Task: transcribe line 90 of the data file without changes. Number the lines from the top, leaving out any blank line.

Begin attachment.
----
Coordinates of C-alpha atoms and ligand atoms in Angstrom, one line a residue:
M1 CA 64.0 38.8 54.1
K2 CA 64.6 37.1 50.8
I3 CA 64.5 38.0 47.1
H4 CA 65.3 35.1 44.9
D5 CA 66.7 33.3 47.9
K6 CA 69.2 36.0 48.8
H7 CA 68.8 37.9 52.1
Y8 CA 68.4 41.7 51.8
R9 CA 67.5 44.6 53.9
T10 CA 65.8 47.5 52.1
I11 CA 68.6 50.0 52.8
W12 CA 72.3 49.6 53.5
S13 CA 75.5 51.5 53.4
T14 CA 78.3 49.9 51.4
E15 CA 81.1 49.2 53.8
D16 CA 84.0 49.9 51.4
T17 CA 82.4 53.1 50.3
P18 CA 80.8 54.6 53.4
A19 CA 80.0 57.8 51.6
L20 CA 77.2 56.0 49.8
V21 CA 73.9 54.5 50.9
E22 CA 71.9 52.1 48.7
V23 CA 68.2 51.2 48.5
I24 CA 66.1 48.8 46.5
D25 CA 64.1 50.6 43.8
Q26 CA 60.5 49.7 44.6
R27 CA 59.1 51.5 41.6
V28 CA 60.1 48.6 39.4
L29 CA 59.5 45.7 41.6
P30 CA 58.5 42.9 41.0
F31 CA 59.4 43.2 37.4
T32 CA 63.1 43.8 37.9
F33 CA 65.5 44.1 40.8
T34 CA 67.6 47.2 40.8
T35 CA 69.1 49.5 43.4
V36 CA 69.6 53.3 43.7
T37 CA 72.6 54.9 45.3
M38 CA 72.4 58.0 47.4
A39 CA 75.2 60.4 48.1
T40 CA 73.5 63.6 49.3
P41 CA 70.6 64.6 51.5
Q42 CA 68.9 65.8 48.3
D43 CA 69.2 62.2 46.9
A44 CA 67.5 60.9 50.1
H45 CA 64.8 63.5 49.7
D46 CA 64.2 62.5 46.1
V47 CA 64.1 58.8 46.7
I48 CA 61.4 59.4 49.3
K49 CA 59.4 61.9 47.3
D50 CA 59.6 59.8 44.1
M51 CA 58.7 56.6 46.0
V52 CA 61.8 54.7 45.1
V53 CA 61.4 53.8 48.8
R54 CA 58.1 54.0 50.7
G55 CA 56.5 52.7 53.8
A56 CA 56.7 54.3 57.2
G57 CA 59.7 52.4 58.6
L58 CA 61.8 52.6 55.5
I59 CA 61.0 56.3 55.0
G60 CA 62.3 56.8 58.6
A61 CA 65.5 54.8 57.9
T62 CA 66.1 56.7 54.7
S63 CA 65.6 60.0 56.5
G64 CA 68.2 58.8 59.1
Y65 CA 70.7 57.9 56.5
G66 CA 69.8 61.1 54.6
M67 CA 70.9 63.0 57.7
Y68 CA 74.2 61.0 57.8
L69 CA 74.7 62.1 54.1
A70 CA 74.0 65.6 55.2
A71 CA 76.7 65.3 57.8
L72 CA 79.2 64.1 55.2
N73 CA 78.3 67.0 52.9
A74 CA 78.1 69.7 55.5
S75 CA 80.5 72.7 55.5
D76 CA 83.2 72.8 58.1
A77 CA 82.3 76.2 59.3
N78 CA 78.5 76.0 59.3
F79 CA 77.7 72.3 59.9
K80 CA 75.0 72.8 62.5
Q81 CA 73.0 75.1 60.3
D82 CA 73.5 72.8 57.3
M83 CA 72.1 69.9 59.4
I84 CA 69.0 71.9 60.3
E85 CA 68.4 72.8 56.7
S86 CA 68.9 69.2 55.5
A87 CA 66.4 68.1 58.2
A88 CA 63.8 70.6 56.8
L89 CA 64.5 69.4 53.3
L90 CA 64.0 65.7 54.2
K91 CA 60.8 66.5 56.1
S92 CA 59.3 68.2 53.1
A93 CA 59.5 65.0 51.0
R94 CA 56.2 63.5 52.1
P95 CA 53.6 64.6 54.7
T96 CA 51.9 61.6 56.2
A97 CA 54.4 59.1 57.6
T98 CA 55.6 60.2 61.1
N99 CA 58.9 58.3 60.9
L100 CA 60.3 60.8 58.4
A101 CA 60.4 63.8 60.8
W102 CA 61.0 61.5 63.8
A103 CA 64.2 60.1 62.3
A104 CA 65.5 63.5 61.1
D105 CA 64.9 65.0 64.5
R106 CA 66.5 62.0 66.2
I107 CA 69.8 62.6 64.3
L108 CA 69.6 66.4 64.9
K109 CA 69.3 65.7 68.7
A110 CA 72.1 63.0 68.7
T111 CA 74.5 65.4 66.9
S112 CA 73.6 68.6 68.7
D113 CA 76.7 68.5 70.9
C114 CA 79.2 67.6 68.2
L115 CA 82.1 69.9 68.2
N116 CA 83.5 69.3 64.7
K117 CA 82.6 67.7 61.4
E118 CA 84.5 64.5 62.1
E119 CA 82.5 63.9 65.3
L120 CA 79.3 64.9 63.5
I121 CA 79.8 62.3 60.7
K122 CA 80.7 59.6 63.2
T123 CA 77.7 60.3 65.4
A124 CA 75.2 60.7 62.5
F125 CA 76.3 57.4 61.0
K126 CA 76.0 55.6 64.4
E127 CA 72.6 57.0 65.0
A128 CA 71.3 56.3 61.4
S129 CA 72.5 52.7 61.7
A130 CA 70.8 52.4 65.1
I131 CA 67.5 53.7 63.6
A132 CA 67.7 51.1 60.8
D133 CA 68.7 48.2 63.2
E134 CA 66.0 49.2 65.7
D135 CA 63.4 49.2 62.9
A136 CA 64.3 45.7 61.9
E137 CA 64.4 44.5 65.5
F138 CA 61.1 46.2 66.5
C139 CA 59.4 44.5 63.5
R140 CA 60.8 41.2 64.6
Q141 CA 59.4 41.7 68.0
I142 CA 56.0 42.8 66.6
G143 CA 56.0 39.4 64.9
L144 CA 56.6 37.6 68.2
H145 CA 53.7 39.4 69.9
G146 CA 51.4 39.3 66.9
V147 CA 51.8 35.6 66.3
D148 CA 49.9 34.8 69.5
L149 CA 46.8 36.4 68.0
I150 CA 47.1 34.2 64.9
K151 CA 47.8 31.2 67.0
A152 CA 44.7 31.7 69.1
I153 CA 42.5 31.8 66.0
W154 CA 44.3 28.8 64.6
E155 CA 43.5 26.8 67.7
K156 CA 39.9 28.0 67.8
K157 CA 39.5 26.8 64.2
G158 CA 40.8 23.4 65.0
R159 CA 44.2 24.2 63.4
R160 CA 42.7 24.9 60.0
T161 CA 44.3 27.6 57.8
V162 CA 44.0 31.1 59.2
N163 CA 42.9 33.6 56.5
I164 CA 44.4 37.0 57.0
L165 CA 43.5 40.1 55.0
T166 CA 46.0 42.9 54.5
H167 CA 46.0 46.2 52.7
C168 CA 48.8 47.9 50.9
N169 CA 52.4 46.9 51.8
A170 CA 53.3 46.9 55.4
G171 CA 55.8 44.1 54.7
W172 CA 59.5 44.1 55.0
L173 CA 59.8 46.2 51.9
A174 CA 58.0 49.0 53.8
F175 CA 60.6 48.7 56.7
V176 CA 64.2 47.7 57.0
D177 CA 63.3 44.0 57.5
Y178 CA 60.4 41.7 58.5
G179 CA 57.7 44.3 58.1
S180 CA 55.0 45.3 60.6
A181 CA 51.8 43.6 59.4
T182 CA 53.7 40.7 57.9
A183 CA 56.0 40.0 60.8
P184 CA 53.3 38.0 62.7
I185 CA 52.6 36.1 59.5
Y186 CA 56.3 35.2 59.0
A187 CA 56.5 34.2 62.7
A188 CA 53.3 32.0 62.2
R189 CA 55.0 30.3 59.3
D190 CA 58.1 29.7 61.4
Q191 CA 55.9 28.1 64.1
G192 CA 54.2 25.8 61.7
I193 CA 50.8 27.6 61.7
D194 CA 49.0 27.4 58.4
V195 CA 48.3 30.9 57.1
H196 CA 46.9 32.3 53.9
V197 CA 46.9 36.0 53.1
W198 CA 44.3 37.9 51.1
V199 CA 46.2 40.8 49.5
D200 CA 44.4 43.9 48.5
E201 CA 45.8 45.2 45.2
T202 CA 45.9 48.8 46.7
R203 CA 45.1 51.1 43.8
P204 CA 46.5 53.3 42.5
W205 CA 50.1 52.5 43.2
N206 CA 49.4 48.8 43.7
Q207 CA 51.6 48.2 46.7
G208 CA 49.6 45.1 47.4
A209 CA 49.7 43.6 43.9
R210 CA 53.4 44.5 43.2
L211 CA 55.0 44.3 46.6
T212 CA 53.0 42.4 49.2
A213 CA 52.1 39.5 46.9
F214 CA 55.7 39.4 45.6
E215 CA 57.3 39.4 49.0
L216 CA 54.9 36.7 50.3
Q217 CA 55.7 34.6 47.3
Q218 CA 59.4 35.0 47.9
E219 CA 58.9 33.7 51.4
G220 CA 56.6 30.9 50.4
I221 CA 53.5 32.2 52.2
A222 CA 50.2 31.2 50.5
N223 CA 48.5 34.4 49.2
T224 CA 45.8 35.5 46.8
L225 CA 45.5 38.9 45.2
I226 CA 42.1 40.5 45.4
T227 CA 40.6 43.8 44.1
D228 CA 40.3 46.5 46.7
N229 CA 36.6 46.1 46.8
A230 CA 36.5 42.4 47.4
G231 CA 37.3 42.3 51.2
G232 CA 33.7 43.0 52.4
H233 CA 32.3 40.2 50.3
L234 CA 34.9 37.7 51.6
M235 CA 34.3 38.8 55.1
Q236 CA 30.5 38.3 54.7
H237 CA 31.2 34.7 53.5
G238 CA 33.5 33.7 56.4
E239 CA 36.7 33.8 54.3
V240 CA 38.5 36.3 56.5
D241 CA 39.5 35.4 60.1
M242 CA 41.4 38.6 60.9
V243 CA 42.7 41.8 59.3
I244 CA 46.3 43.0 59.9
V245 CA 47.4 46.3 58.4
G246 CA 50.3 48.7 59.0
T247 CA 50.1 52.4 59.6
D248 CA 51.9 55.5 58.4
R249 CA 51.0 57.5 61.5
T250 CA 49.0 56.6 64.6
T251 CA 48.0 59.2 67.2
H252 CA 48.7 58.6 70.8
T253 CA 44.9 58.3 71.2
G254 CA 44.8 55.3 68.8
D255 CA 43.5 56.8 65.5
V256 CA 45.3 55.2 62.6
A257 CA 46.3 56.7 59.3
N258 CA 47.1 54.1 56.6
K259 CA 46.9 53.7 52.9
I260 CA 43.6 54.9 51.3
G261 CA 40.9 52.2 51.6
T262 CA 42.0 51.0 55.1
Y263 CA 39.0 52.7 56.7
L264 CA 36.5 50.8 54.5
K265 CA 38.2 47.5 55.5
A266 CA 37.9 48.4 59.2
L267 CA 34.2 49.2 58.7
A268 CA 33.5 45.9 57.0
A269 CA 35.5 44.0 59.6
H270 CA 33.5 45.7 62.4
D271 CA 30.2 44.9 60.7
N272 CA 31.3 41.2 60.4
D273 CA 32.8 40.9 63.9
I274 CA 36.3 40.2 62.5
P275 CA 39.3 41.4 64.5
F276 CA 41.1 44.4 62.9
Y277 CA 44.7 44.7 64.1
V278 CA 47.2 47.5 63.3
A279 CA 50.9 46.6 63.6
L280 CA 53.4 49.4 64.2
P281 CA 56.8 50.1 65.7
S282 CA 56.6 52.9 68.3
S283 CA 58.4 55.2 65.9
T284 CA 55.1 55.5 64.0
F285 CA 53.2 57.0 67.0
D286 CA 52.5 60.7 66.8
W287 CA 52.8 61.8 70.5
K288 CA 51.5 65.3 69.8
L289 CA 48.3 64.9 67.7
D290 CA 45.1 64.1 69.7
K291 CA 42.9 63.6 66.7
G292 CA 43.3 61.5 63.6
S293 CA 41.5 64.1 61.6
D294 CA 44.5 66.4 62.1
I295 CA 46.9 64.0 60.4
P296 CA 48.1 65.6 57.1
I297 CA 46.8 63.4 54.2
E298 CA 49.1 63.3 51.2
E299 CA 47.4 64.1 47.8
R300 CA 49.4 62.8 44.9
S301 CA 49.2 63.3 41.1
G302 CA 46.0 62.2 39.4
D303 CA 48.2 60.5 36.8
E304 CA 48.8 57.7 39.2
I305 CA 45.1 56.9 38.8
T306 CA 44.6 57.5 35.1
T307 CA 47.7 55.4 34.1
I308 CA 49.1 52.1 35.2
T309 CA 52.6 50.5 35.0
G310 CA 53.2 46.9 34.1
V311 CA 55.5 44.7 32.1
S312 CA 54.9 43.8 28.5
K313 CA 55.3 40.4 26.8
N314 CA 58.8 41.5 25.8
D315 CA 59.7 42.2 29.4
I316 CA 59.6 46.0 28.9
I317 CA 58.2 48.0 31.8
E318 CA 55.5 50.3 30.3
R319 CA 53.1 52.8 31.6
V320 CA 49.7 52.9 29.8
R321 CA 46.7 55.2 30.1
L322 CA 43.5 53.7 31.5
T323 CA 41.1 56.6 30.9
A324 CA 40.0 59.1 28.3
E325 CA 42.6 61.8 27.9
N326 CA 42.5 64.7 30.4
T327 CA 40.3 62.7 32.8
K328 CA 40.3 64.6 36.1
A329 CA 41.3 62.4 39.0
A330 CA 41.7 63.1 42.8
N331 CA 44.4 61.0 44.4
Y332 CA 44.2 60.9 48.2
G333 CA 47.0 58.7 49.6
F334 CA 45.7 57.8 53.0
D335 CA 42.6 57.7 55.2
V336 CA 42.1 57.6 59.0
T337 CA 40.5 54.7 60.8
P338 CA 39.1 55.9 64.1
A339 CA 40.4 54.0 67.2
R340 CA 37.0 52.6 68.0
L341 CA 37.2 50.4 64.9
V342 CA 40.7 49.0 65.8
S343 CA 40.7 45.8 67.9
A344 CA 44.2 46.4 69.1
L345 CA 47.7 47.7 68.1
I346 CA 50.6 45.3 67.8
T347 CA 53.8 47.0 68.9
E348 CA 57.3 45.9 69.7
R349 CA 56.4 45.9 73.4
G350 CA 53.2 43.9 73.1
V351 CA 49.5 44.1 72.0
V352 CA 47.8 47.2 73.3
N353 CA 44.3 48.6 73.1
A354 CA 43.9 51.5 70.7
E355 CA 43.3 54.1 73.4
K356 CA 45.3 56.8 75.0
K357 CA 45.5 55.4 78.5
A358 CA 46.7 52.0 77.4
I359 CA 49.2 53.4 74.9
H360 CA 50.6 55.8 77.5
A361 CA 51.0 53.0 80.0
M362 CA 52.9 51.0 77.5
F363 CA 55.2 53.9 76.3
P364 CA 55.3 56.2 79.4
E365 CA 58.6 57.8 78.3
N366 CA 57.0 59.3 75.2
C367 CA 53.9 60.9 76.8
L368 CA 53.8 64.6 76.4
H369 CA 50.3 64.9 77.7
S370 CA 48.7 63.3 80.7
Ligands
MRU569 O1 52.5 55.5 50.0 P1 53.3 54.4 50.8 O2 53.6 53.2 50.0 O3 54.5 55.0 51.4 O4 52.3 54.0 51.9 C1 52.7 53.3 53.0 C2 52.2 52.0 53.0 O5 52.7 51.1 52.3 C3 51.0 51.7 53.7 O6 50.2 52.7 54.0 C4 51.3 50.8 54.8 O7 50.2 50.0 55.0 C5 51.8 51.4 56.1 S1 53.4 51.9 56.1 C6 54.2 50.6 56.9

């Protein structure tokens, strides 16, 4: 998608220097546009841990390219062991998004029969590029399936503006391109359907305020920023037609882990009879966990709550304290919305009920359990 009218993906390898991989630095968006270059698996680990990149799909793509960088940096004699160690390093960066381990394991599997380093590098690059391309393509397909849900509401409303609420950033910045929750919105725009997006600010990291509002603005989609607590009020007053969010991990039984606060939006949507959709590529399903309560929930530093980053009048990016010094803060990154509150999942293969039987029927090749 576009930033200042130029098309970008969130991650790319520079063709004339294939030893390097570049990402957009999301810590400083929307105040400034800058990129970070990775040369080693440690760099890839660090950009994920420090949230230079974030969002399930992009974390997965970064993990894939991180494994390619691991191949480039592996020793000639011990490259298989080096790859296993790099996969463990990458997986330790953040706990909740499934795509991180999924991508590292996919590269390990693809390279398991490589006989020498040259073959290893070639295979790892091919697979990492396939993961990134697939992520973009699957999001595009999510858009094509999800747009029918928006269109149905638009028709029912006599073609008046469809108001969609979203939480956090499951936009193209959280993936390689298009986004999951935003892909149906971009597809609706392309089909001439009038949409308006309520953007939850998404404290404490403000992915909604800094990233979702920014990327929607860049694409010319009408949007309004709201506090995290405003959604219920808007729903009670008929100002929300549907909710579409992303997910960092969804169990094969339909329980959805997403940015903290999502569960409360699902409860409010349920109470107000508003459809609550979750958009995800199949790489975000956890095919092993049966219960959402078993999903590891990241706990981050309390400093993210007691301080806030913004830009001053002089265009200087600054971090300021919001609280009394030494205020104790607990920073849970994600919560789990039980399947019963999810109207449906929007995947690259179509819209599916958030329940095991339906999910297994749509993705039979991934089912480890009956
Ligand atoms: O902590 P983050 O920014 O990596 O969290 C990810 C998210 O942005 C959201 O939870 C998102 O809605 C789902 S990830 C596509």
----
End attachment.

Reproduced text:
L89 CA 64.5 69.4 53.3